Unit Tests Vs Integration Tests

Unit testing

A unit test tests small pieces of code or individual functions alone and isolated. A unit tests should essentially just give the function that is tested some inputs, and then check what the function outputs is correct. The idea behind Unit testing is to test each part of the program and show that the individual parts are correct. Unit test does not verify whether code works with external dependencies correctly.

Integration testing

An integration test tests how parts of the system work together. Integration tests are similar to unit tests, but there’s one big difference: while unit tests are isolated from other components, integration tests are not. The idea behind Integration testing is to combine modules in the application and test them as a group to see that they are working fine. Integration tests verifies that code works with external dependencies correctly.


Let’s consider this simple example. Say we have 3 functions in our program: summultiply, and combine.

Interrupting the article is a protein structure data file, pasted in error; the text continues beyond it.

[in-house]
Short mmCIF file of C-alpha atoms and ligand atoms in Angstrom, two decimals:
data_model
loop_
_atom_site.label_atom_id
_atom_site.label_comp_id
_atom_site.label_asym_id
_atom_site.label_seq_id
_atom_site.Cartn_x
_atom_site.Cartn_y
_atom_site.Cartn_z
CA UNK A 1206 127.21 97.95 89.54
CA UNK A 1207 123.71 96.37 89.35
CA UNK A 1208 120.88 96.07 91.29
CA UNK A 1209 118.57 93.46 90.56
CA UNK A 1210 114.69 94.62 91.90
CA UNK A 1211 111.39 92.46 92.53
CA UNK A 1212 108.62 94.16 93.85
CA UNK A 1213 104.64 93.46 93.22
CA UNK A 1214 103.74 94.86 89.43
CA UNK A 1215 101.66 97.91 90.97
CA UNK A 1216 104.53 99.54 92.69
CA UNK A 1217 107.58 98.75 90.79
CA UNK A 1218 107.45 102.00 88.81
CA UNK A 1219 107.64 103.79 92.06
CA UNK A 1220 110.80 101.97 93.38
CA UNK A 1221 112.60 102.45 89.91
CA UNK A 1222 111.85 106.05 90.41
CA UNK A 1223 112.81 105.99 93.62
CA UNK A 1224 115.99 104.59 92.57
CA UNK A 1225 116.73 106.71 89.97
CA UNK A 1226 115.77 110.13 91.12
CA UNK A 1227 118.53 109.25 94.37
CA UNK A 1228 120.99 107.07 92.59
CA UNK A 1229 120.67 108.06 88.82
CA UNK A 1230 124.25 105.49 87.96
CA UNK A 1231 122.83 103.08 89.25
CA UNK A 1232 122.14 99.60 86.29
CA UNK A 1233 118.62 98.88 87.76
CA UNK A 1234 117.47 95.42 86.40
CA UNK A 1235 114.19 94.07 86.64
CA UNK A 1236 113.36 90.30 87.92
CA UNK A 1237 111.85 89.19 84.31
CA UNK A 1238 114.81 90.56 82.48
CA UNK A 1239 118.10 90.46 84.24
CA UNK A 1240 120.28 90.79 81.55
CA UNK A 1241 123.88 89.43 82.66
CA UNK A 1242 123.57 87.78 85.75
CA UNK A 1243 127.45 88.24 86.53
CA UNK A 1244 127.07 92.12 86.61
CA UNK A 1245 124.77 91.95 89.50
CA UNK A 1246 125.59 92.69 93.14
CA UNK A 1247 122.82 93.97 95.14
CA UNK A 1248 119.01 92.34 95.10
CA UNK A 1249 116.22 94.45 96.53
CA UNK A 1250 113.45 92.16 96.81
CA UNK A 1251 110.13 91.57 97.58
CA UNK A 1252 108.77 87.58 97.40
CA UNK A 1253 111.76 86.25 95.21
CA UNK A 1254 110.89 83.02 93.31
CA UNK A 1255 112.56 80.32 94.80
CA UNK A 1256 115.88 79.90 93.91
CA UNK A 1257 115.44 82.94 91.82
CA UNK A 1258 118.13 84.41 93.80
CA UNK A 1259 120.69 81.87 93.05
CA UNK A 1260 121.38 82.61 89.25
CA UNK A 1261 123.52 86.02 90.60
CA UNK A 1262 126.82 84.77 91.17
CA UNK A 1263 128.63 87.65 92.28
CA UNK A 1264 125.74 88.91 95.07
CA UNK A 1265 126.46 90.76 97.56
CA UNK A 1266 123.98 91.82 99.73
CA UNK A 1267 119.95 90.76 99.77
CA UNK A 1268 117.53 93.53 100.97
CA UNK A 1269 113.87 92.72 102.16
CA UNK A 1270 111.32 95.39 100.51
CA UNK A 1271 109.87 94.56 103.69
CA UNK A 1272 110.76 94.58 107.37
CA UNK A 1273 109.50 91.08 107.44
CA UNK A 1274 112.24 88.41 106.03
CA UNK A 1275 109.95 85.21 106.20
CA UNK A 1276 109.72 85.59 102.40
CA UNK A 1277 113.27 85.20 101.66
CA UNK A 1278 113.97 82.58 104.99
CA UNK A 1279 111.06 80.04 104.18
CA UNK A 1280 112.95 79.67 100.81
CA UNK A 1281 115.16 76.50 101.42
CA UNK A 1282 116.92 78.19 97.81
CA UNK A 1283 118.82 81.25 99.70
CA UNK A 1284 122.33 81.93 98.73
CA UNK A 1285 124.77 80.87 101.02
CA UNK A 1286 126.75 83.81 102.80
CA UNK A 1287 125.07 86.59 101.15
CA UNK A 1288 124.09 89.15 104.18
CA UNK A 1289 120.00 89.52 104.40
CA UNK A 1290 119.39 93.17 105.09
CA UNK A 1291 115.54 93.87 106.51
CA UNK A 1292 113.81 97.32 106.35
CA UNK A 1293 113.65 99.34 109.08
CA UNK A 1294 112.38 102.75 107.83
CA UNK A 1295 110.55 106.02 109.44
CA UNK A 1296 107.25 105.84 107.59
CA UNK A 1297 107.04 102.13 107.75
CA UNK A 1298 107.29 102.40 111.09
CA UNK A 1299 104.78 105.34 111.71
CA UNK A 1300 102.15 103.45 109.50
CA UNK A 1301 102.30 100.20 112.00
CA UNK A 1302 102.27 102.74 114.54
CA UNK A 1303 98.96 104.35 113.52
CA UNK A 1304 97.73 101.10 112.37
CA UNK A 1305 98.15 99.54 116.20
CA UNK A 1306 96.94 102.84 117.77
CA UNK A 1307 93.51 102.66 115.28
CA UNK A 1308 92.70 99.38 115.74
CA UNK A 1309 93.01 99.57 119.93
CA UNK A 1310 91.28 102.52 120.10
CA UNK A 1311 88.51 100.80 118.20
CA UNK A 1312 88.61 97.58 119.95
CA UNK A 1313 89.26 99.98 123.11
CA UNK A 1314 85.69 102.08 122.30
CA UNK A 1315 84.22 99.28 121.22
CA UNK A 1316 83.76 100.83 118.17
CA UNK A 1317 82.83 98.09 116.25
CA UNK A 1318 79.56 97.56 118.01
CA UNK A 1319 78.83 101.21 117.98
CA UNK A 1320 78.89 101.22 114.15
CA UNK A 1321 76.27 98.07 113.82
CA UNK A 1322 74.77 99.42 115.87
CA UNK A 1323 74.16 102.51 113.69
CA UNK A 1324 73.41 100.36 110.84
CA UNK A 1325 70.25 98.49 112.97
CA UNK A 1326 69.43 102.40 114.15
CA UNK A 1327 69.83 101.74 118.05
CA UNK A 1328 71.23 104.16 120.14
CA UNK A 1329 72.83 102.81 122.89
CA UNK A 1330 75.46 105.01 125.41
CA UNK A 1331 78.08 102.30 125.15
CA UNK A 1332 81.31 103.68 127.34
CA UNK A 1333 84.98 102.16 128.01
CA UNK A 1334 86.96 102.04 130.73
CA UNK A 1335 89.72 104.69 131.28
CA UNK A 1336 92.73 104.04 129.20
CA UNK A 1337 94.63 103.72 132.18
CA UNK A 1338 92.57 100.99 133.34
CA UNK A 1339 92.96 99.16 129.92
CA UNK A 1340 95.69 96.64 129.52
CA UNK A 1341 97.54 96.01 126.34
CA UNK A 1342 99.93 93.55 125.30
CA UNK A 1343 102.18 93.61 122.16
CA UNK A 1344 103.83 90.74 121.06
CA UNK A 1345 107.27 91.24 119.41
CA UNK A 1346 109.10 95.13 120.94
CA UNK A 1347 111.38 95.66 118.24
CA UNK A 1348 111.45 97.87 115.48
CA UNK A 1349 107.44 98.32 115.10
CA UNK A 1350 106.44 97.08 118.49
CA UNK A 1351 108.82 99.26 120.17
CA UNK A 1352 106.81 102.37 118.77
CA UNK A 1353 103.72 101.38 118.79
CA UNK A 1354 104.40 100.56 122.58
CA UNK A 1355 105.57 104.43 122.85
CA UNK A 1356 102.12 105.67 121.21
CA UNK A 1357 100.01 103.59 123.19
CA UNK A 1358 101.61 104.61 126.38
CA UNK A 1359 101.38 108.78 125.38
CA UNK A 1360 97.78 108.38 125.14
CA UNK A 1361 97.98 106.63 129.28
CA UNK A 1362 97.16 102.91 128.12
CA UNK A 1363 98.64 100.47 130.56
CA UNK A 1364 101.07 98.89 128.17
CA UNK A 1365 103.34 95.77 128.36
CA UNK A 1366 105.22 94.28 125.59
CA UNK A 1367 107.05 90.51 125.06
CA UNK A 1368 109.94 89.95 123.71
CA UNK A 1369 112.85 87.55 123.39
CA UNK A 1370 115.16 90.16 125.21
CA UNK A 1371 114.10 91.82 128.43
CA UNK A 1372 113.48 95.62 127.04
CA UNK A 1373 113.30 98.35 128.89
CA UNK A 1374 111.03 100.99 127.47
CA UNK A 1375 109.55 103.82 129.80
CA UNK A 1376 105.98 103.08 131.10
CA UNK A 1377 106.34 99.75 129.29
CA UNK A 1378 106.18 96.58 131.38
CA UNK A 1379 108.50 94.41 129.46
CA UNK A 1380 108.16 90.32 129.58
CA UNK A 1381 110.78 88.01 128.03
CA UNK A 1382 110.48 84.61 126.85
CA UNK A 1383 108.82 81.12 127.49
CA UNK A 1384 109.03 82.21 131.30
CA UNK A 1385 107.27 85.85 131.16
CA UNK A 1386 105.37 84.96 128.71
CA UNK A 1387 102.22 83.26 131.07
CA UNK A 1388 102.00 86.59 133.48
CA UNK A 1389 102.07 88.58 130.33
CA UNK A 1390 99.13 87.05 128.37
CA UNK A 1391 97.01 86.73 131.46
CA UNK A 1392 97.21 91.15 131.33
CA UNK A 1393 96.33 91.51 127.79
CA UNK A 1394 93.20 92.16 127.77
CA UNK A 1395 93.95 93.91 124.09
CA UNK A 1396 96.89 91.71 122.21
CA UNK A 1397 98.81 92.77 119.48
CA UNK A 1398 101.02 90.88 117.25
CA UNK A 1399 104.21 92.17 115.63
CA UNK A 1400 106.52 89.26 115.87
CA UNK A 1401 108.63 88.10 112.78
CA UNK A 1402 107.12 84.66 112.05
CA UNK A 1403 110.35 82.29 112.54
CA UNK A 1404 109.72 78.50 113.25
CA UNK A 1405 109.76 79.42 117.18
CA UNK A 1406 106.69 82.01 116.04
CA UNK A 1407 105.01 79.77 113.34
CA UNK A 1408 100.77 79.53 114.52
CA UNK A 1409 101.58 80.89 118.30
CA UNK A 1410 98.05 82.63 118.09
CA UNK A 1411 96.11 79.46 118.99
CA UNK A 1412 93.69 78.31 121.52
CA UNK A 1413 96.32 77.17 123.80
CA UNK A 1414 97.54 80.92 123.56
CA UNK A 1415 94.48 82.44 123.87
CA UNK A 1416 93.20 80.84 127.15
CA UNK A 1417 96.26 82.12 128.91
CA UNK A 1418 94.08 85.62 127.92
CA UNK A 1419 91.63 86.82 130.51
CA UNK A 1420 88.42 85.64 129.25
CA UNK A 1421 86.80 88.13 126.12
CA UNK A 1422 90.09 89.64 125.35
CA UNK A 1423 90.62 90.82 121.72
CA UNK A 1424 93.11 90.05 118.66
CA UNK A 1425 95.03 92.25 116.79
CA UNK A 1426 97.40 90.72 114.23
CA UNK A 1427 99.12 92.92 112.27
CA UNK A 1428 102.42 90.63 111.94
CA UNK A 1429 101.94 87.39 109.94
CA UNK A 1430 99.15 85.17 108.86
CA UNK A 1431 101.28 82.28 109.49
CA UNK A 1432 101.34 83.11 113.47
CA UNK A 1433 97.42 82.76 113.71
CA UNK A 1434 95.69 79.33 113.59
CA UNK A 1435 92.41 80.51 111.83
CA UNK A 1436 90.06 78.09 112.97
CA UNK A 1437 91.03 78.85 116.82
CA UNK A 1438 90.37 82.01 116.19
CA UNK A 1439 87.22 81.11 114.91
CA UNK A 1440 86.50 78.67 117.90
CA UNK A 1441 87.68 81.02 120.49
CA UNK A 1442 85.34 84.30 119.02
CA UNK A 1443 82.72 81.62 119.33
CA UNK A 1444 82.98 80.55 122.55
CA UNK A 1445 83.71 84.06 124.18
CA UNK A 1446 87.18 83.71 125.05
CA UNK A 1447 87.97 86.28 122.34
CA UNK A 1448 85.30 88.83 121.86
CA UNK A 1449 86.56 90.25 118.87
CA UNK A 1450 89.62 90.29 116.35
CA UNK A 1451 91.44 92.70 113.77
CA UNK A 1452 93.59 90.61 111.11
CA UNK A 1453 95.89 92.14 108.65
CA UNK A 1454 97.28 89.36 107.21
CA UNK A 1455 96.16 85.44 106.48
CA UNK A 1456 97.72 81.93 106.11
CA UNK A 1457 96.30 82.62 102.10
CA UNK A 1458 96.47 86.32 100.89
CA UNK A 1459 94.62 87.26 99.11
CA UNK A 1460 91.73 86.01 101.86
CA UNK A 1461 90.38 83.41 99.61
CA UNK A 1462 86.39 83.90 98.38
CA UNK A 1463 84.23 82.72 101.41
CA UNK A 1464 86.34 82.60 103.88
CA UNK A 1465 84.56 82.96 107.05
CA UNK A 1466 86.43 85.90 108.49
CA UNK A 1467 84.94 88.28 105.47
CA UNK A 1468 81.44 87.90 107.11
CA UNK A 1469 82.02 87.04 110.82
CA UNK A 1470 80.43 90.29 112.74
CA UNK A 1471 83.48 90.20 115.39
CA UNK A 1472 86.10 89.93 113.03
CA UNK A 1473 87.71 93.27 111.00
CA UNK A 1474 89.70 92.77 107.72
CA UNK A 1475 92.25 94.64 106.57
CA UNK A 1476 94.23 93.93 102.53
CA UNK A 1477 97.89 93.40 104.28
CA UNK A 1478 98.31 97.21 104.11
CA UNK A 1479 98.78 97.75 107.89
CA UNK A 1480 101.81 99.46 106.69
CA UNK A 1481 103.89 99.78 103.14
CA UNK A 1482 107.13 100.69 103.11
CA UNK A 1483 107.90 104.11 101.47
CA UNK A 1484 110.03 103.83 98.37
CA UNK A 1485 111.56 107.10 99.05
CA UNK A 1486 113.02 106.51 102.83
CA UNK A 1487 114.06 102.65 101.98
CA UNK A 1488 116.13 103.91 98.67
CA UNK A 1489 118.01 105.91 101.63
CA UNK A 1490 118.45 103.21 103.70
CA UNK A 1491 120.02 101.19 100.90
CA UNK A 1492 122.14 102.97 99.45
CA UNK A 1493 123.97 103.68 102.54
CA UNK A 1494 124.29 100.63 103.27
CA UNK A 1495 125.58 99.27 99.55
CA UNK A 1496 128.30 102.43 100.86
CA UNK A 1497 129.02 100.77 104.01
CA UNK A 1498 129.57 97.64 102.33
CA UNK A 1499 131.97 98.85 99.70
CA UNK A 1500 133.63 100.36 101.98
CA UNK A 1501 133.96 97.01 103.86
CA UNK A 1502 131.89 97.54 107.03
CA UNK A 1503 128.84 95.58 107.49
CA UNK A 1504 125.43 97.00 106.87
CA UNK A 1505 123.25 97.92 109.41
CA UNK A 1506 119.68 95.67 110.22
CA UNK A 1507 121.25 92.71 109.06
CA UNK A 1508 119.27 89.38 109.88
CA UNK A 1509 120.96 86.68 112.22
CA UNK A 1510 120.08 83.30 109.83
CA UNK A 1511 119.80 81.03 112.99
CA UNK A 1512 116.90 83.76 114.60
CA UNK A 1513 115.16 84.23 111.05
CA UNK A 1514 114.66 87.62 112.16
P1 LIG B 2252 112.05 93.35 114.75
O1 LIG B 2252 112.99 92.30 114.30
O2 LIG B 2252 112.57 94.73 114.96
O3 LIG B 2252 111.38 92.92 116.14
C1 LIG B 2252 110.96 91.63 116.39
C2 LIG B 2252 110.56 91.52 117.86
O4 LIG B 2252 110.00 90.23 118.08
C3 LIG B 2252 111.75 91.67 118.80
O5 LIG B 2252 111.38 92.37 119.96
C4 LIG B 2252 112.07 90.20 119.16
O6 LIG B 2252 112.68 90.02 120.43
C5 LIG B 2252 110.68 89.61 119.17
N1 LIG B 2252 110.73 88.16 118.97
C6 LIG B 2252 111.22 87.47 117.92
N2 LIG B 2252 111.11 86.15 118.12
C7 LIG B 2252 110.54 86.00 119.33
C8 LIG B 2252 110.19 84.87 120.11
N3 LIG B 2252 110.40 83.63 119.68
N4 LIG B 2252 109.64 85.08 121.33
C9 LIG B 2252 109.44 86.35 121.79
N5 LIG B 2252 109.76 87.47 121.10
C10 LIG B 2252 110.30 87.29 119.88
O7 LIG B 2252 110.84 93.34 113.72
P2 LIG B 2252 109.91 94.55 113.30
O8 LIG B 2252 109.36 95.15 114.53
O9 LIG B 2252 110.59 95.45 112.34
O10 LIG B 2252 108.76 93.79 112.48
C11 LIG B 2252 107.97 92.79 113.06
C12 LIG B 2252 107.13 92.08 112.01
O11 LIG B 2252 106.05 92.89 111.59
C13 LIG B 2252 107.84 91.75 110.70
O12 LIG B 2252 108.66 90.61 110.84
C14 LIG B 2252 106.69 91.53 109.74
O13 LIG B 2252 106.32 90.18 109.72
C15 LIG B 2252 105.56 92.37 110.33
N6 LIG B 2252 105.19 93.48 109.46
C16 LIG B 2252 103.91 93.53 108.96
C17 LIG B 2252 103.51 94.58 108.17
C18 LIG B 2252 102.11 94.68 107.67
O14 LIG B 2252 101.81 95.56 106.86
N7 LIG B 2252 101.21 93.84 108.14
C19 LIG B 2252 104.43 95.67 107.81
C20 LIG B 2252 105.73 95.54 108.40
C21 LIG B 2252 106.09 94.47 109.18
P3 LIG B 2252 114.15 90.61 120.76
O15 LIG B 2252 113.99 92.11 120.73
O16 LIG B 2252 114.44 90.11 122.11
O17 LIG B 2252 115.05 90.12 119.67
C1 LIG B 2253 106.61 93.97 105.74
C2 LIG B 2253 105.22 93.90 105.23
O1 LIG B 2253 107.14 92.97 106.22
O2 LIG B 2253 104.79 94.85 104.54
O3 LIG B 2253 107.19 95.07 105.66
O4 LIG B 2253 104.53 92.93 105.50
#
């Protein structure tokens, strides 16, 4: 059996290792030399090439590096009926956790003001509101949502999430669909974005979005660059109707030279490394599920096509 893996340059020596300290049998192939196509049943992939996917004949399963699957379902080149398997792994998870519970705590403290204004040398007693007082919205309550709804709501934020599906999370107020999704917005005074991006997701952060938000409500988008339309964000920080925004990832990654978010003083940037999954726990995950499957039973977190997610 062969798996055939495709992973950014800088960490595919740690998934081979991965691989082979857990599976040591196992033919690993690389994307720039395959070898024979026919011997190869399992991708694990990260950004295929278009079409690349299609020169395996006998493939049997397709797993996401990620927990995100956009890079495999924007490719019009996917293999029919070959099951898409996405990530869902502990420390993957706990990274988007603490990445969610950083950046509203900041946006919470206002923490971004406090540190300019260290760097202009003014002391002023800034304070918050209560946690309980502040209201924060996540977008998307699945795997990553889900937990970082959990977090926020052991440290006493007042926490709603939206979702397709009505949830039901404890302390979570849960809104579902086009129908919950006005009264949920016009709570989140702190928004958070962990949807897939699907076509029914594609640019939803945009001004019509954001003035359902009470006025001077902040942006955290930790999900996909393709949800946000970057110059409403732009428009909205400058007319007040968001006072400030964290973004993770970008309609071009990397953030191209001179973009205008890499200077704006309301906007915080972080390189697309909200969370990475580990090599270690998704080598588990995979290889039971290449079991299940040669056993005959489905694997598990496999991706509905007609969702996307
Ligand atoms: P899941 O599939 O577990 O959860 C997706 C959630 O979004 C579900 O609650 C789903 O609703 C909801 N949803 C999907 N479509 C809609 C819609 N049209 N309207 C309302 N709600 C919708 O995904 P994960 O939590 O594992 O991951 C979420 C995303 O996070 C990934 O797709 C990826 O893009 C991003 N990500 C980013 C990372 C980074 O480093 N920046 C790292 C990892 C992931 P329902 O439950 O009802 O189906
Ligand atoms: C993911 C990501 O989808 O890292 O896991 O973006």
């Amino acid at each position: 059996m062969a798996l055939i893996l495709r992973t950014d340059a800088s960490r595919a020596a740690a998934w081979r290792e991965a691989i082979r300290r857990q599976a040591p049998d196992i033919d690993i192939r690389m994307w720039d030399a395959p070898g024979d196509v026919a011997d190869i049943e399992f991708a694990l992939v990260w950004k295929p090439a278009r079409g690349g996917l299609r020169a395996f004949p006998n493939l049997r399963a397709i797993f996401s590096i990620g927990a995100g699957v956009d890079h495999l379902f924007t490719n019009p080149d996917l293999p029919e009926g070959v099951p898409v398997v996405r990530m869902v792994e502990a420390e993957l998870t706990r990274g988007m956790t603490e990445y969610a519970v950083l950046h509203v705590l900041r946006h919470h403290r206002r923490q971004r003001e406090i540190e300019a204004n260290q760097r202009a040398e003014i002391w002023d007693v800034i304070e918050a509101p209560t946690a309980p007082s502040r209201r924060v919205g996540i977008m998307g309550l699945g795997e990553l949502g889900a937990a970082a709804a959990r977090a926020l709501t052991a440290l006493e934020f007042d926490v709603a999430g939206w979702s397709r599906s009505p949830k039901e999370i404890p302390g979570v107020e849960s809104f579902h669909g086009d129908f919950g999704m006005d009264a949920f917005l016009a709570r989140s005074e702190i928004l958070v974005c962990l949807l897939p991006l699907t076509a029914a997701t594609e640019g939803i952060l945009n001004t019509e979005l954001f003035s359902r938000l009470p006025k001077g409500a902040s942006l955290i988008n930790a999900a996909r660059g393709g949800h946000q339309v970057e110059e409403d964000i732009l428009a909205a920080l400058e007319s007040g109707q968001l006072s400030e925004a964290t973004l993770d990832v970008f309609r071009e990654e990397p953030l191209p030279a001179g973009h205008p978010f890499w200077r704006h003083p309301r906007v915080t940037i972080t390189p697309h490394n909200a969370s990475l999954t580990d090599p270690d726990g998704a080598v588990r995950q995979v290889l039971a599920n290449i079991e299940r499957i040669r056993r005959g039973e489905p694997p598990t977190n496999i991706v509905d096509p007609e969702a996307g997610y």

function sum(a, b) {
  return a + b;
}

function multiply(a, b) {
 return a * b; 
}

function combine(a, b) { 
 return sum(a, b) + multiply(a, b);
}

Unit tests forsumand multiply functions would be:

it('should add numbers correctly', () => {
  expect(sum(1,2)).toBe(3);
}
it('should multiply numbers correctly', () => {
  expect(multiply(1,2)).toBe(2);
}

For combine function unit testing we need to reassign sum and multiply functions to get rid of external dependencies  – unit tests should have no dependencies on code outside the unit tested.

function sum() {
 return 1 + 2;
 }
 function multiply() {
 return 1 * 2;
 }
it('should combine functions sum and multiply correctly', () => {
  expect(combine(1,2)).toBe(5);
}

But integration test for combine function would be:

it('should combine functions sum and multiply correctly', () => {
  expect(combine(1,2)).toBe(5);
}

Integration testing is useful for situations where unit testing is not enough. For example if we need to ensure that two separate systems – like a database and your app – work together correctly.

Integration tests are often slower than unit tests because of the added complexity. They also might need some additional set up or configuration, such as the setting up of a test database, which makes writing and maintaining them harder than unit tests. Usually there are fewer integration tests than unit tests in a test suite, because integration tests are mainly used to test how different modules are interacting with each other as parts of an overall system.

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